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There are many reasons why the people of northern India can be proud of their city. The Mughal Empire was one of the largest centralized states known in pre-modern world history. For nearly one hundred and seventy years (1556-1719) the Mughal Empire remained a dynamic, centralized, complex organization.
First, a little background information of the Mughals, the people of northern India, the people’s religion and their ruler. The Mughals were Muslims from Persia and Afghanistan whom invaded India from the north. The great ruler, Akbar, was born in the city of Delhi, but, moved to Agra. This is when the Empire of Agra began.
When Akbar moved to Agra in 1565, he built a fortress which was called Lal Qila which means Red Fort. They called it the Red Fort because of the colour the bricks that were used to construct the fortress. It took eight years to build with the help of about four thousand people. Inside were private and public apartments and there’s a hall call the Diwan-i-am used for public audiences (Red Fort). What was interesting of the hall were that some parts of the hall were hand made carvings from Italy (Red Fort). The City of Agra was established in 1566 and it began the center of culture and scholarship. (Agra)
In 1580, a Jesuit man, Father Manserrate, had visited Agra. He mentions the mild climate, fertile soil, the great river, beautiful gardens, and it’s fame that spread to the end of the earth, and large size. What Father Manserrate meant is that Agra had most necessities and conveniences of human life that can be obtained here. Not only did they have the necessities of life, but the population had a lot of artisans, iron-workers and gold smiths. It was also a rich city because of the large amounts of gold and silver in the area.
Babar, the son great grandson of Tamerlane, came to India and invaded Northern India from Ibrahim Lodi the last head of the Dehli Sultanate (Robinson). After the inavasion he had established the Mughal Empire in India (Robinson). Babar was succeeded by his son Humayun whose son was Akbar (Robinson). Akbar was the third Mughal emperor of India but, he was considered to be the true founder of the Mughal Empire (Robinson). His empire had expanded as far west as Afghanistan, and south as far as the Godavari River(Robinson). He was a kind man who was kind to the poor and cared about justice. Not only did he respect all people, but also different faiths and religions. He also had started a new faith which was a mix of Islam, Hinduism, Christianity, Jainism and other faiths; this was called Din-i-Ilahi(Robinson). Being an Emperor he had owned many things such as animals like horses and elephants. The Mughal Empire was ruled for more than 300 years except during 1540-155 because of the period of the Sur sultans (Mughal Empire). The empire had gone away for 150 years from 1556 to 1707 under Akbar and his successors were Jahangir, Shah Jahan and Aurangzeb (Mughal Empire).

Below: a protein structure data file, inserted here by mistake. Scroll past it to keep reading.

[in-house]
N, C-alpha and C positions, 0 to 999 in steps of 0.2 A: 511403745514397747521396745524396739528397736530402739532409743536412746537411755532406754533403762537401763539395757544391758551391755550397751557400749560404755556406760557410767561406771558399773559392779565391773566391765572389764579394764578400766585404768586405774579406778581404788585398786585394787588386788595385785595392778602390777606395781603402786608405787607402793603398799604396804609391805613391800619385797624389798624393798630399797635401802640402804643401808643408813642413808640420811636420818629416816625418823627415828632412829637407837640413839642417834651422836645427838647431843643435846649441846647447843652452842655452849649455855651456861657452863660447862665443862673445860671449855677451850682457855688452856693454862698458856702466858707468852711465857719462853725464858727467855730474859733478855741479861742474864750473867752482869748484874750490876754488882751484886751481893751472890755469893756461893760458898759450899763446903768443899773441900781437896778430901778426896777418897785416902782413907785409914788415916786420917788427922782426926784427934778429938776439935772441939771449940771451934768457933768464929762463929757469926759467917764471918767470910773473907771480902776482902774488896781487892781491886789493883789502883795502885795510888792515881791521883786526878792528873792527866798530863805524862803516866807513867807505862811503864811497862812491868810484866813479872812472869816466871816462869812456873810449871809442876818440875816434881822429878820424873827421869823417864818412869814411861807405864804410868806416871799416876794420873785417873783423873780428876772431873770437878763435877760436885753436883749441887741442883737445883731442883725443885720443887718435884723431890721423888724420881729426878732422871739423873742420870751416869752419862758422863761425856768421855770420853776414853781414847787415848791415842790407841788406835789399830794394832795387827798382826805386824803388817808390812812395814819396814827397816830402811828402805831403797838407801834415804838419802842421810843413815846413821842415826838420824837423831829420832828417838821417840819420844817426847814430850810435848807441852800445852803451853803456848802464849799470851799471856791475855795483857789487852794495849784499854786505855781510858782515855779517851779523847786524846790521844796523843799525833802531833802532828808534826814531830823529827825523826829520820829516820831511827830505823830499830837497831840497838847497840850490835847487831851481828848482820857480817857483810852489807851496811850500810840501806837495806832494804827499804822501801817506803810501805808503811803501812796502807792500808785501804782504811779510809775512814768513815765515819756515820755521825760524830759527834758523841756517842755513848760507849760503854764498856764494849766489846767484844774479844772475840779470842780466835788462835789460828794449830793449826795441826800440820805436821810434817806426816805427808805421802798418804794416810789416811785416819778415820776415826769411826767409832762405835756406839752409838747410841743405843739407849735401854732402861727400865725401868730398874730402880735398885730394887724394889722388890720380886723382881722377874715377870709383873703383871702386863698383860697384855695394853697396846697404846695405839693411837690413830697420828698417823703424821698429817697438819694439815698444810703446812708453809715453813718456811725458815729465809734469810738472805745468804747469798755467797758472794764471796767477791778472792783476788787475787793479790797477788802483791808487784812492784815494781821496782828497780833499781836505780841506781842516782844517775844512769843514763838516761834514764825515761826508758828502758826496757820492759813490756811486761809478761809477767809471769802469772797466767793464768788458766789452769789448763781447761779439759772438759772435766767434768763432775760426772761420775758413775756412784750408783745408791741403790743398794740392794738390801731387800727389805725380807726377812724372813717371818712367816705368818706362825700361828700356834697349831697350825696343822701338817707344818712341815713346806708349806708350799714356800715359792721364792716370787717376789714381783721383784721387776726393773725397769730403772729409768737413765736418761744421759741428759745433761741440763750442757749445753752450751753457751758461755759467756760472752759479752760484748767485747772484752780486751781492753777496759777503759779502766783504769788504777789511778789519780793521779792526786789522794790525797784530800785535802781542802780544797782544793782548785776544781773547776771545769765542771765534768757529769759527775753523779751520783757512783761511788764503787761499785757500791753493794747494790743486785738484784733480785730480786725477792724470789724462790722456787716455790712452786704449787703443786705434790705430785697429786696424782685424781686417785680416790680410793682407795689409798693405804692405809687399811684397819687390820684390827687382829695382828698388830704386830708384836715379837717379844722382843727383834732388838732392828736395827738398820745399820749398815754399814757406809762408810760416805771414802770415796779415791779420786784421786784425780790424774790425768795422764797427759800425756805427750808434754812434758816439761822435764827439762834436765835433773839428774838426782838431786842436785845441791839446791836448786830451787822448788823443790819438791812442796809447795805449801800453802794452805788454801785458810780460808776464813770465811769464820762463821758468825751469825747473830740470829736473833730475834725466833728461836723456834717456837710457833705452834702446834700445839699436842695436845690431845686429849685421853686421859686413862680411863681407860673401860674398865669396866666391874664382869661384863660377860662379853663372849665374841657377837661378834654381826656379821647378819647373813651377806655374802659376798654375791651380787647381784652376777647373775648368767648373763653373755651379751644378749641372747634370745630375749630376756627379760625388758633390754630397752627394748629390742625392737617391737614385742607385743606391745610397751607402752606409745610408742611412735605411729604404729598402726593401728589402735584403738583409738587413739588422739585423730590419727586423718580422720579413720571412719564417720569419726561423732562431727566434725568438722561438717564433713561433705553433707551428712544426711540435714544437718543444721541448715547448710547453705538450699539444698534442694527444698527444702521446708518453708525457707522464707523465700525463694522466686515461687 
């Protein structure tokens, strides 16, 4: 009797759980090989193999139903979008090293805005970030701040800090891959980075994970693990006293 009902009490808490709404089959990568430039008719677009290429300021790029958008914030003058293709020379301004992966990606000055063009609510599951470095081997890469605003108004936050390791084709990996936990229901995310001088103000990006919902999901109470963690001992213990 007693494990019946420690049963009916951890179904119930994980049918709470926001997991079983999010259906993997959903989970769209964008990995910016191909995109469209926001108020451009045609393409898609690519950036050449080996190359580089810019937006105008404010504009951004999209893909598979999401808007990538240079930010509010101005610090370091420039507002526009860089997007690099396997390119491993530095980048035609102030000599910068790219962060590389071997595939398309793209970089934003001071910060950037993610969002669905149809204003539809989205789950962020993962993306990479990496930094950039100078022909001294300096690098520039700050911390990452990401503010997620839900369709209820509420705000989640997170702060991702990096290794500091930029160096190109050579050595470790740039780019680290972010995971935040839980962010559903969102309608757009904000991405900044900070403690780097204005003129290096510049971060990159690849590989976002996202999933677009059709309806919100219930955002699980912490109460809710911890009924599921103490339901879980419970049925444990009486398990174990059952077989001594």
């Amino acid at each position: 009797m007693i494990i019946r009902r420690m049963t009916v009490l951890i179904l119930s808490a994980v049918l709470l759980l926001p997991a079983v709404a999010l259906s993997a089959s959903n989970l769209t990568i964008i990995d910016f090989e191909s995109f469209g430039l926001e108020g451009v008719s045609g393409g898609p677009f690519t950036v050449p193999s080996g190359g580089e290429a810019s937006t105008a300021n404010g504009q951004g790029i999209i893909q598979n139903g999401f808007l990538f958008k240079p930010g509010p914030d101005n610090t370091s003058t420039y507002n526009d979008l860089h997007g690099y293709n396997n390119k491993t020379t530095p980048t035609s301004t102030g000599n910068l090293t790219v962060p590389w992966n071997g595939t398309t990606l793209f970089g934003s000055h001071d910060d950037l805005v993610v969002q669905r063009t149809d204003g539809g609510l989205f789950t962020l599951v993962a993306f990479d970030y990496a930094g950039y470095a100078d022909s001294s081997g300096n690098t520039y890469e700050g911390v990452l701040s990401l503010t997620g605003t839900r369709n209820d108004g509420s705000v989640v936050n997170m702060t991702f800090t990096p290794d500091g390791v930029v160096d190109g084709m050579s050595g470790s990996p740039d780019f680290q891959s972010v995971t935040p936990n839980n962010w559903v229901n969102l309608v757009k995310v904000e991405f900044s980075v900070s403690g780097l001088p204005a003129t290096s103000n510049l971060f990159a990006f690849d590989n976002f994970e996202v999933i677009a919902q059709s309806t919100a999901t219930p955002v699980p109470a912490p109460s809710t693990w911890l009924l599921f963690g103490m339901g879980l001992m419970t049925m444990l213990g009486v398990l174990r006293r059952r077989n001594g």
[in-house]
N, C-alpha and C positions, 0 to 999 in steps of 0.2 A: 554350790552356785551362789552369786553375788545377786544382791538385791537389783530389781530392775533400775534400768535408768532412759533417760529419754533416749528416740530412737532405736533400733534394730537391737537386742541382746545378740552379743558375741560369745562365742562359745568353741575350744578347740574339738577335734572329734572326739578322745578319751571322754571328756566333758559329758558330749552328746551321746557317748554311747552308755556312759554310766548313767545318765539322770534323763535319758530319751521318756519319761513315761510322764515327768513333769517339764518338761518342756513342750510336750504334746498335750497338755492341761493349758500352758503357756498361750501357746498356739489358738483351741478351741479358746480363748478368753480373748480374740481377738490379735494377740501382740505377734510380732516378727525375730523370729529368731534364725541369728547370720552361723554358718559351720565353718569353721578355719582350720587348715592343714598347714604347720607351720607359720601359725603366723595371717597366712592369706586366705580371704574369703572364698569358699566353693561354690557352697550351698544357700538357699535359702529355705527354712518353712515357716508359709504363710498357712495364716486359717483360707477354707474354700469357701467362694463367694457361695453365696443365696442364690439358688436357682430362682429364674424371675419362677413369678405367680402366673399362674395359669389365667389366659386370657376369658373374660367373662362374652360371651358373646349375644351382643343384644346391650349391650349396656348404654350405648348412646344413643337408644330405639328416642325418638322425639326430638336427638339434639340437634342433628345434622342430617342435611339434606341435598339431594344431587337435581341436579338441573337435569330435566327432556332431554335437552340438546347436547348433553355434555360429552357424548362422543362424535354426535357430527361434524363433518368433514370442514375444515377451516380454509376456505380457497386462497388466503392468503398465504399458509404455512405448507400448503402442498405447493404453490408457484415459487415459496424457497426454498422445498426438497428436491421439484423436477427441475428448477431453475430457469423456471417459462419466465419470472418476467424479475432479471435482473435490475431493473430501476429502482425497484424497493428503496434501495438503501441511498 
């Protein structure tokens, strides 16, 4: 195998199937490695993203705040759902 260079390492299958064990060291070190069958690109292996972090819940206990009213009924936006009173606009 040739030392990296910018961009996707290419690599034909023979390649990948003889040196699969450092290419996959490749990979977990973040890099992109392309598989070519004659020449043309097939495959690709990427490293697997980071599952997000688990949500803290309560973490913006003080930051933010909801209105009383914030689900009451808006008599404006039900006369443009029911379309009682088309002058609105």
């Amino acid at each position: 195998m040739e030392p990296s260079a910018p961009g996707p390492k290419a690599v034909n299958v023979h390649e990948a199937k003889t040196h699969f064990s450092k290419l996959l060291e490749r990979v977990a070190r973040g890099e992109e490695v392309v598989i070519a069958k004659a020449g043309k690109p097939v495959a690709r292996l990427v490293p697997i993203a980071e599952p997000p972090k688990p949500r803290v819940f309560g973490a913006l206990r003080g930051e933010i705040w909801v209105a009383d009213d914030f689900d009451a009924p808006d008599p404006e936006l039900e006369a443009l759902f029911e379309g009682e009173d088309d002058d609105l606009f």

In 1571, Akbar created a new capital at Sikri 32 km’s away from Agra and there is a great story that goes with this city. Akbar wanted a male heir and went to a holy man whose name was Shaikh Salin. He predicted that Akbar would get three sons and Shaikh Salim was right. Sikri then became a holy place for Emperor Akbar’s dynasty. Akbar then personally planned and help construct the city. It was huge and was designed to be the centre, culturally and commercially of the Akbar’s empire. There is also a great huge mosque which was 40 metres wide and 52 metres high. Later Akbar changed the city’s name to Fatehpur Sikri which means city of victory after his great conquest of Gujarat. For sixteen years the city if Fatehpur Sikri remained the centre of the great empire. Foreign tourists were always amazed when they saw how great the Mughal court was. Fatehpur Sikri was a very good city even an English voyager, in 1585 Ralph Fitch said “Agra and Fatehpur are two great cities, either of them much greater than London and very populous.” (The West and the World) Unfortunately Fatehpur Sikri “The Perfect City”
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Akbar, Descendants of Genghis Khan, Mughal emperors, Mughal Empire, Islamic architecture, Fatehpur Sikri, Agra, Jahangir, Fatehpur, Aurangzeb, Mughal architecture, Salim Chishti
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